portion of the return slurry from the flash cooler and most of and stored. From storage it is fed continuously to three two-
the recycled acid from the filter. The phosphate rock is reacted stage evaporators. The acid is concentrated from 29% to 42%
in compartments No. 2 and No. 3. The major portion of the in Stage I and then up to 53.5% in Stage II. Product acid
reaction is completed in compartment No. 4 and crystallization (53.5% P2O5) is pumped from the Stage II units to clarification
continues through compartments Nos. 5, 6, 7, 8 and 9 where unit. The evaporator system has a total capacity to concentrate
the slurry is well degasified and in a condition of stability so 1000 metric tons per day from 29% to 53.5%. Each evaporator
that it may be easily pumped to the flash cooler. The attack unit (consisting of Stage I and Stage II evaporators) will
tank temperature is controlled by recycling a large quantity of concentrate one-third of the feed. Low pressure steam is used
slurry cooled approximately by 4-5 oC in a flash cooler to on the heaters, medium pressure steam on the ejectors and sea

C la s s ifie r
C y c lo n e s

D u s t C o ll e c t o r R e c y c le A c id ( 22% P h o s p . A c id )

98% H2SO4 F la s h
98% S O 4 H 2 C o o le r
A ir H e a t e r
M a in F a n
B a ll M ill C la s s ifie r

S lu rry t o F ilt e r 1 2 3 4 5 6 7 8 9 10

Va c u u m

W a s h in g
Va c u u m
30% Phosp. Acid

54% A c id
P ro d u c t
22% 12% 5%

1 2 3 4 T ra n s fe r
2n d S t a g e
P u mp
E va p o ra t o r
30% A c id
Tan k 1s t S t a g e
E va p o ra t o r

Fig. 5. The simplified flow diagram of wet-process phosphoric acid plant

the compartments No. 1 and No. 3. Feed acid for the flash water on the barometric condensers. Condensate from the
cooler is obtained from the compartment No. 7. heaters is saved and used for washing of the filter. Warm sea
water overflows from hotwells (seal tanks) into trenches and is
Filtration run by gravity to battery limits. When the heaters are new and
the tubes are clean, it will be found that the pressure on the
Slurry is pumped to the filter from the compartment No. shell side of the heaters is very low, possibly down to 5 psig
10. A flow control valve along with a stand-pipe arrangement vacuum. As the units build up scale, the pressure will rise to a
in the return line to the attack tank assures that the feed rate is normal value of 5-8 psig. The operating pressure should never
held constant. The feed rate is adjusted as required to keep a exceed 12 psig. When this pressure is reached, a boil-out will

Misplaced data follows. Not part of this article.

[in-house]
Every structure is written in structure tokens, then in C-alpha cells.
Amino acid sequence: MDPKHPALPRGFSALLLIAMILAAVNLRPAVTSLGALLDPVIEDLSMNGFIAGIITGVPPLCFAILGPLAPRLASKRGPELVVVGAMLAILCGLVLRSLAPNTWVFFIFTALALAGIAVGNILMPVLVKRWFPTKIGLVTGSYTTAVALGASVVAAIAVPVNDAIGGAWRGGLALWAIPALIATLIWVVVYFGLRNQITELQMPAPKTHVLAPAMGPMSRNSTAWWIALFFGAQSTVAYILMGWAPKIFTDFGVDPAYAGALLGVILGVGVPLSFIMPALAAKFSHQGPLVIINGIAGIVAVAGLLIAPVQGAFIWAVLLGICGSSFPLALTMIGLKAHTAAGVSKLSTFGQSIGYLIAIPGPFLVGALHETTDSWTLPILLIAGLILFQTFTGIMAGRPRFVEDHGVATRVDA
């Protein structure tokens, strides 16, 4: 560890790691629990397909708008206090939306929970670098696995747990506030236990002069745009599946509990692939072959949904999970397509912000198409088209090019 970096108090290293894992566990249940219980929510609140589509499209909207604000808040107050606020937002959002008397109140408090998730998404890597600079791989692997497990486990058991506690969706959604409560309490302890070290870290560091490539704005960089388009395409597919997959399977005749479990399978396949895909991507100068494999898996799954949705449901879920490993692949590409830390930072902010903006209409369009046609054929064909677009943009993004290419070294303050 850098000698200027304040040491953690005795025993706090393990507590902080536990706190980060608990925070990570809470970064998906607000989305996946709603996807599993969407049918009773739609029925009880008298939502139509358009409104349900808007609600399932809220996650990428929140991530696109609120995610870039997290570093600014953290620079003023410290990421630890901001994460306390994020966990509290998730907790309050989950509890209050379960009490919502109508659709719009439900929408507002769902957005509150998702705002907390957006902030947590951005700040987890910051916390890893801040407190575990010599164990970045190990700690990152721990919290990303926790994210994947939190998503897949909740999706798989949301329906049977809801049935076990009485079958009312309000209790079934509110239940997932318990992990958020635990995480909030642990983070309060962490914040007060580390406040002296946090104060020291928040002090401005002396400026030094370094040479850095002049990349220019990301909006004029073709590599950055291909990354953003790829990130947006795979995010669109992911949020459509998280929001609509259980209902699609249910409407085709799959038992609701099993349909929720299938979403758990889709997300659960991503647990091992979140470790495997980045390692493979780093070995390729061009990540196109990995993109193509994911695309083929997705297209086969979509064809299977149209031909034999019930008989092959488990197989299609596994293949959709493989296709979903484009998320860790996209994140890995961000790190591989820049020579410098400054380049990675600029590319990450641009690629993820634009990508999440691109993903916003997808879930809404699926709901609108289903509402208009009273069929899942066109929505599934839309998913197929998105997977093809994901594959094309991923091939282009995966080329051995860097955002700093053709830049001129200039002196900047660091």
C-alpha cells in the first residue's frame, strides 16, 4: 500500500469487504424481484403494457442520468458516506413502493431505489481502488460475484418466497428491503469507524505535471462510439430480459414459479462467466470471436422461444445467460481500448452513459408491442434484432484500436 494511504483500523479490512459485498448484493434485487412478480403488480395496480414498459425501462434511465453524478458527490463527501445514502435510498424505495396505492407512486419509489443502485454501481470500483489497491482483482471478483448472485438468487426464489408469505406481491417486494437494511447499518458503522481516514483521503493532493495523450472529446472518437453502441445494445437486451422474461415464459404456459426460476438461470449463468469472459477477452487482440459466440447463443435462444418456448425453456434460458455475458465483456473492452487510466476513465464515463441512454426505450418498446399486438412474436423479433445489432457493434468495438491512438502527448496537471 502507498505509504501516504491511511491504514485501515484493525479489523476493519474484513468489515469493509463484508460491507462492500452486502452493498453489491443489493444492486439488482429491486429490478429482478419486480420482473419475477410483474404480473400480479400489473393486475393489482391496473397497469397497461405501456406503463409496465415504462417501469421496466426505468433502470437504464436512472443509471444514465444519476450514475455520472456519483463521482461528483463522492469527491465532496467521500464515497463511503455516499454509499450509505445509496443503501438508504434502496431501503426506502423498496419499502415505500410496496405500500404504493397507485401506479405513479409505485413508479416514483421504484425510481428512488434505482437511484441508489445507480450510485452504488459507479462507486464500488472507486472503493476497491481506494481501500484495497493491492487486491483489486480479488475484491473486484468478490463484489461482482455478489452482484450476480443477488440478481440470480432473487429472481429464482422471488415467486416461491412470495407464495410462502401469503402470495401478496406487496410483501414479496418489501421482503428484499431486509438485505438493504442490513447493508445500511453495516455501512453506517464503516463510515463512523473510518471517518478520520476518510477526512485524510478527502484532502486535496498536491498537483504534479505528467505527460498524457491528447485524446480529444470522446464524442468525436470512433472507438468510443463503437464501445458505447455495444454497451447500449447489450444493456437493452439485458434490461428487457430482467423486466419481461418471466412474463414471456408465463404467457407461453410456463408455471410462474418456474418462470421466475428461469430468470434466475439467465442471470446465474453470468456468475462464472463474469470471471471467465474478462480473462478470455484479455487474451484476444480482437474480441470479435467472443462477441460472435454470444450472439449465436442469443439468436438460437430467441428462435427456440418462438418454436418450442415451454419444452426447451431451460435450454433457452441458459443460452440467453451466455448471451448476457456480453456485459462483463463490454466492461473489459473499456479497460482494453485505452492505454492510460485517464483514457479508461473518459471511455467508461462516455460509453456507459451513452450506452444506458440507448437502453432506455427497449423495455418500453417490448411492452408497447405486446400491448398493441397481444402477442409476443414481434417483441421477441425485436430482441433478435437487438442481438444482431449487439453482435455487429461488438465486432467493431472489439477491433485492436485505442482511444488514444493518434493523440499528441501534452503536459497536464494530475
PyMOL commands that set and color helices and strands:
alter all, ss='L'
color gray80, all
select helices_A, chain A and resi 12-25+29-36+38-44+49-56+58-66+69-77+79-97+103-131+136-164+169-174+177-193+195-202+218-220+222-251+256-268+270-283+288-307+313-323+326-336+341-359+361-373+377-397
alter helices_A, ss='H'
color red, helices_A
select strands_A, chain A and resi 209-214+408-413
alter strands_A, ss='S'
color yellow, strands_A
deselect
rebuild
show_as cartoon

constant level in the attack tank. A constant slurry feed to the be necessary. The pressure safety valve is usually set at 20
filter is essential for efficient operation and for maintaining psig.
good washing conditions and characteristics of the weak
phosphoric acid recycle to the attack tank. Frequent checks for
cake thickness, number of flooded pans, holes in cloth, and EVALUATION OF FIELD DATA
pan cleanliness are necessary for good operation. Wash water
requirements are set by the washing efficiency of the three The inlet and outlet temperatures (Tin and Tout) of the
sequential filter washes. The effectiveness of the cake washing acid, the mass flow rate of the steam (Mst) , the shell side

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Heat Exchanger Fouling and Cleaning: Fundamentals and Applications, Art. 9 [2003]

PROCESS DESCRIPTION is determined each shift by the laboratory analysis of the


discharge cake P2O5 and moisture content.
Reaction
The flow diagram of the phosphoric acid plant is shown in Evaporation
Fig.5. The ground phosphate rock is fed to the compartment
No. 1 where it is wetted and well dispersed by mixing with a Product acid (29% P2O5) from the filter section is settled
portion of the return slurry from the flash cooler and most of and stored. From storage it is fed continuously to three two-
the recycled acid from the filter. The phosphate rock is reacted stage evaporators. The acid is concentrated from 29% to 42%
in compartments No. 2 and No. 3. The major portion of the in Stage I and then up to 53.5% in Stage II. Product acid
reaction is completed in compartment No. 4 and crystallization (53.5% P2O5) is pumped from the Stage II units to clarification
continues through compartments Nos. 5, 6, 7, 8 and 9 where unit. The evaporator system has a total capacity to concentrate
the slurry is well degasified and in a condition of stability so 1000 metric tons per day from 29% to 53.5%. Each evaporator
that it may be easily pumped to the flash cooler. The attack unit (consisting of Stage I and Stage II evaporators) will
tank temperature is controlled by recycling a large quantity of concentrate one-third of the feed. Low pressure steam is used